On cylinders with standard and some oversize rod sizes, the rod-end cushion would function the same as one on the cap end. There is always some pressure intensification on the rod end but this is normally not a problem. When the cylinder starts to extend again, the cushion bypass check valve opens to allow fluid to the full piston area so it can extend quickly at full force. Without the bypass valves, takeoff speed would be as slow as deceleration on retract.

The cutaways in Figure 15-13 show a way of making cushions work. In actual cylinder design, cushions are built in many ways but the general function is the same. One company offers a self compensating non-adjustable cushion option without adjusting screws or bypass checks. Another supplier offers tapered or tapered slots in the plungers that give smooth deceleration instead of the sudden slowdown. Tapered cushions only work for a given pressure, load, and mounting position. They must be figured from information collected prior to building the cylinder.

Pneumatic cylinder cushions

Pneumatic cylinder cushions have similar designs but operate differently because the fluid is compressible. When the cushion plunger enters a cushion chamber, the trapped air starts compressing according to Boyles’ Law discussed in Chapter 1. When the load is light and the starting trapped pressure is high enough, the cylinder stops smoothly without slamming. When the load is heavy and/or starting trapped pressure is low, the cylinder slows but still may bang the end of stroke. This situation requires the addition of external deceleration in the form of valves and/or shock absorbers. Often the rod cushion is ineffective due to less area for the trapped fluid to work against. As with hydraulic cylinders, oversize rods exaggerate the problem.

Most suppliers offer standard cushions on both air and hydraulic cylinders. This option could smooth the operation of certain heavy loads that need extra deceleration distance. These longer cushions only work well for a fixed load and speed condition. If the machine has changing loads and/or speeds a cushion is not the way to go. Using external shock absorbers or proportional valves makes control easy to setup.

Cylinder rod column strength and buckling

Most cylinders are designed to have ample rod strength regardless of mounting style to rated pressure and strokes to 20 in. Above 20-in. strokes, standard rod size may be too small to keep it from bending in compression. Some mounting styles are more prone to buckling problems and need special attention. When an order is placed for cylinders with long strokes that operate above certain pressures, cylinder suppliers usually offer engineering help on design changes and/or rod modifications. Most cylinder catalogs have formulas and/or charts that show how to figure rod column strength for different mounting styles. In many cases the life of a cylinder is dependent on cylinder mounting type and rod size.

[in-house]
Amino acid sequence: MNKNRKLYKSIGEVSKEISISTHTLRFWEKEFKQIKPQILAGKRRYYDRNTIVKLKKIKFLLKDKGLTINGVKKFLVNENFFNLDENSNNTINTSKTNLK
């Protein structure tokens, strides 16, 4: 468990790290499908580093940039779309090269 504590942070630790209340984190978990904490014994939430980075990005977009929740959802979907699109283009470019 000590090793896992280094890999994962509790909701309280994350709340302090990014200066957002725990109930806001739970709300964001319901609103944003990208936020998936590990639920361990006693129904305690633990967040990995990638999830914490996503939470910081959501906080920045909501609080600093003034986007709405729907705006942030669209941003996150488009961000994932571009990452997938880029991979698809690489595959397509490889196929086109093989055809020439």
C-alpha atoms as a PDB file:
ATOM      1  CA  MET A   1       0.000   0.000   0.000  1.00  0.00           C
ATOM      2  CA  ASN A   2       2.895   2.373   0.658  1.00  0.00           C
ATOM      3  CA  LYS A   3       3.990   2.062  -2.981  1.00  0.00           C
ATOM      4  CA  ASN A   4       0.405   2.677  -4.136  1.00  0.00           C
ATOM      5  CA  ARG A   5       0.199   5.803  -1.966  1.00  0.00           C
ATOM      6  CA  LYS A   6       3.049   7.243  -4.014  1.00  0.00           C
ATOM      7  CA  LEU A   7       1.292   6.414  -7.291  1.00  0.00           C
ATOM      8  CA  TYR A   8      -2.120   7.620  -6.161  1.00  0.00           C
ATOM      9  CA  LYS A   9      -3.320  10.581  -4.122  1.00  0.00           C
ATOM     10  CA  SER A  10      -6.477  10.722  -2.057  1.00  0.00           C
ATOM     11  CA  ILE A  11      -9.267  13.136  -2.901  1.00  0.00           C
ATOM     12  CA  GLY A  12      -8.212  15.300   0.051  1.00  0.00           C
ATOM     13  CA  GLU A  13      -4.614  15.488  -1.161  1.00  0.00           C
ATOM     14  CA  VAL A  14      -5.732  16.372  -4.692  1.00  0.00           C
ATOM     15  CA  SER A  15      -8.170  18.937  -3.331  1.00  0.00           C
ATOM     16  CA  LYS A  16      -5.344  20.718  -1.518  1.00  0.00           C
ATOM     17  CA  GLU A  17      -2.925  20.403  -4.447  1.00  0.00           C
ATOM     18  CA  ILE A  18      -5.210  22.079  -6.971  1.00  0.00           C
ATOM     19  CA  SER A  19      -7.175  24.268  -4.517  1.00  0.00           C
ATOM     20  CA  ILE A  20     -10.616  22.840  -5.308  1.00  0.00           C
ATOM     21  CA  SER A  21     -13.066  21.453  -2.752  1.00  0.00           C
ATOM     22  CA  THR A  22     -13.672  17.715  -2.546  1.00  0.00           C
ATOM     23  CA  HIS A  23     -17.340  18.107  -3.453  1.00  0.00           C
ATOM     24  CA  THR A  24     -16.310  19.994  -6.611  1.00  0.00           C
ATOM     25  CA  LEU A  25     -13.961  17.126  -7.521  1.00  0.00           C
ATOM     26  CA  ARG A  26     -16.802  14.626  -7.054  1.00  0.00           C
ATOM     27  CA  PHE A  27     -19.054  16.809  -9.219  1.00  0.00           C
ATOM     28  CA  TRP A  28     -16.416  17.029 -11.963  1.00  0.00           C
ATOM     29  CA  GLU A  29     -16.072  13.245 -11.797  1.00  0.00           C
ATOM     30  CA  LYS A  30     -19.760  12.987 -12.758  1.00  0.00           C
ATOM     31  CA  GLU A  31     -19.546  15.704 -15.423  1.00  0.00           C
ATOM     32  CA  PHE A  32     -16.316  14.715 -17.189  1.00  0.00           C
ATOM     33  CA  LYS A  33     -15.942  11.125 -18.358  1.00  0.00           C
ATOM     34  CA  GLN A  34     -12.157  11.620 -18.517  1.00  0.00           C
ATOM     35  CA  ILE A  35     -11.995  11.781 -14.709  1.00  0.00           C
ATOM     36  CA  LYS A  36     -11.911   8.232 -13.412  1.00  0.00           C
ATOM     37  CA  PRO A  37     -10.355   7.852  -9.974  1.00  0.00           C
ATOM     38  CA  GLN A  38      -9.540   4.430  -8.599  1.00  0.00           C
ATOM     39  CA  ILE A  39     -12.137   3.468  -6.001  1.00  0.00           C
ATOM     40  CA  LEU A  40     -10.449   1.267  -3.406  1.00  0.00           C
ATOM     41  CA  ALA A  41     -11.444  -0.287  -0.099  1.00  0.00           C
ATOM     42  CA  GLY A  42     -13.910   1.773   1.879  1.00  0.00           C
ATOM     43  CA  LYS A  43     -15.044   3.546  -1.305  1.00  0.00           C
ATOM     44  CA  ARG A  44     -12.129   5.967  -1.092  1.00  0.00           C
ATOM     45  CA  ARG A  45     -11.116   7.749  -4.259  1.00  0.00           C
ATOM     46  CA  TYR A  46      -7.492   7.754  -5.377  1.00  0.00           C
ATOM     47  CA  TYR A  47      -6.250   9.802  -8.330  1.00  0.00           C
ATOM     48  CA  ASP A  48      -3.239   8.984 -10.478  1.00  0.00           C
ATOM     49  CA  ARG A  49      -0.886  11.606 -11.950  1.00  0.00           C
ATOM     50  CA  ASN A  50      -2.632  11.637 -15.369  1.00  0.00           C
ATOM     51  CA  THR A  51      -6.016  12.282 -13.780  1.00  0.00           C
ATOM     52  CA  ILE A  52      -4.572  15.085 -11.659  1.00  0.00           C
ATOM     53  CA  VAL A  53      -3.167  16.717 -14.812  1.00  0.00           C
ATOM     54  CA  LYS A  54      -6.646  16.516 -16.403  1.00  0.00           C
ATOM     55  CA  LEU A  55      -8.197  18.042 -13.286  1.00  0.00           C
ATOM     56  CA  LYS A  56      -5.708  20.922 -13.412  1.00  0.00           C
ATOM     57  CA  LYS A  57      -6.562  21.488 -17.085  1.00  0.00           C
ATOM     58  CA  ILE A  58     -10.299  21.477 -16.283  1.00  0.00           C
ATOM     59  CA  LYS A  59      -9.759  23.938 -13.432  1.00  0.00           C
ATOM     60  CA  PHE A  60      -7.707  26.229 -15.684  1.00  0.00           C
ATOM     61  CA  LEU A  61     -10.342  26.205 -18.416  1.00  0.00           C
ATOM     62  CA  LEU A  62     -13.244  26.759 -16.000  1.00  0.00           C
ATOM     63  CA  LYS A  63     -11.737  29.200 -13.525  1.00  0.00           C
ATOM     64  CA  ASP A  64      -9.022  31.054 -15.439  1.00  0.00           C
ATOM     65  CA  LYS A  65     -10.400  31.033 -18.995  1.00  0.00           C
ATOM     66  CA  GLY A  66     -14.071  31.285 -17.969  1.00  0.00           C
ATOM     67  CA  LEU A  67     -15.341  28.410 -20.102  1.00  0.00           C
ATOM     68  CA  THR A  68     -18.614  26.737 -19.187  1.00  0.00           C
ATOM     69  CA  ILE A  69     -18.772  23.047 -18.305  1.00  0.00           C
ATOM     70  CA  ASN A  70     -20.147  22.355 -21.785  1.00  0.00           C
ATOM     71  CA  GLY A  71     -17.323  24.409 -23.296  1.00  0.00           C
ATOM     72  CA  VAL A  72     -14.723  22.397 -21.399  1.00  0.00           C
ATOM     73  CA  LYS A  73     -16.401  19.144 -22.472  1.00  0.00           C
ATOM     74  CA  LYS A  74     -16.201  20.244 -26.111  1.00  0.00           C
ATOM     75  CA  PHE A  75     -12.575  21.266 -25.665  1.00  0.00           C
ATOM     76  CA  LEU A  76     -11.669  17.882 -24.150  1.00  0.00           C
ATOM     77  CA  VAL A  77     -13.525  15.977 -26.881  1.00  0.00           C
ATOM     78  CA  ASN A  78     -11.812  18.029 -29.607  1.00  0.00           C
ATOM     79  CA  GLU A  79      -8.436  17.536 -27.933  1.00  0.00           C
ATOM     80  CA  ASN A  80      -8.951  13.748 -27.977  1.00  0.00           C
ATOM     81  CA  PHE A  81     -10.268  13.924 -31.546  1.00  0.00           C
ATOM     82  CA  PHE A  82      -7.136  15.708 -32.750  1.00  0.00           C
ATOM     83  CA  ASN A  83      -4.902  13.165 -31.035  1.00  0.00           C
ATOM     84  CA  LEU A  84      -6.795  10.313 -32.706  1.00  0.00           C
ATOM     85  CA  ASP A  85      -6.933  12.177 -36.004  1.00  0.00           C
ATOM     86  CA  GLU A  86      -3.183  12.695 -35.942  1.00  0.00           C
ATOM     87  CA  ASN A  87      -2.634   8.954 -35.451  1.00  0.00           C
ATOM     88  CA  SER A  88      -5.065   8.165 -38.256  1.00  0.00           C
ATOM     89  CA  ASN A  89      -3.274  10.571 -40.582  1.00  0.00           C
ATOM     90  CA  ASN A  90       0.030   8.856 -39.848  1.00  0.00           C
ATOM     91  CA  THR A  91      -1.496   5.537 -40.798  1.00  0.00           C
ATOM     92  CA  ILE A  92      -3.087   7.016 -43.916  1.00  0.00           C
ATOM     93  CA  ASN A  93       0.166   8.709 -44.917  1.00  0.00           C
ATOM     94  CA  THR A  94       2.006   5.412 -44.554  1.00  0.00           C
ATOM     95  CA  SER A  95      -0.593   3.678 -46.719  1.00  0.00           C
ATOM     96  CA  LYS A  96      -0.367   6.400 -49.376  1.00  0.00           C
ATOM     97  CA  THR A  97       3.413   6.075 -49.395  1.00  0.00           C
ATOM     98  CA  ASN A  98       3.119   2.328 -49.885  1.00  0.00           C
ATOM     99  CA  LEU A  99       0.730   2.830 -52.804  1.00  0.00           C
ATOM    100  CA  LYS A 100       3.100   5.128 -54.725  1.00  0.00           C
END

Another problem encountered in cylinder design is with bearing loads. A cylinder has bearing points at the rod and its bushing and the piston in the bore. Neither area is strong enough to carry external loads such as a machine member or other parts. Always use the cylinder to push and pull -- not as a guide.

Figure 15-14 shows column strength and bearing load problems on long stroke cylinders and how to overcome them. The vertical cylinder at top left with the heavy load does not have a large enough rod to lift it. When pressure is applied the undersized rod will bend and the load will not move. If the load does move, rod flex soon wears the bushing and allows leakage. Matching rod size to load and pressure makes a workable design.

Figure 15-14. Cylinders with greater than 20-in. strokes

The lower horizontally mounted long-stroke cylinder with a standard rod has two problems -- column strength and high bearing loads. The weight of the cylinder as the cylinder extends wears on the bearing points and high force will finally bend the rod instead of moving the work. The oversize rod on the lower, horizontally maintained cylinder is sized to handle the load at maximum force but does little to help bearing load problems.

Adding a stop tube to the piston rod keeps the bearing points farther apart and reduces wear. Notice the overall package is longer now because the stop tube takes up space inside the cylinder. Always check out bearing side-loading problems before building the machine. It can be difficult to fit the longer stroke cylinder or more costly to constantly change rod bushings and seals.

Cylinder mounting styles

The mounting styles shown in Figure 15-15 depict the standard NFPA-approved ways to mount cylinders. Up to 25 different companies make cylinders that match these styles in every dimension. This means no supplier has to be the sole source for any cylinder on a machine. Starting at top left are the least expensive mounting styles. Tie-rod mounts are extensions of the tie-rod threaded section. These extensions go through a machine member with nuts installed and tightened to hold the cylinder in place.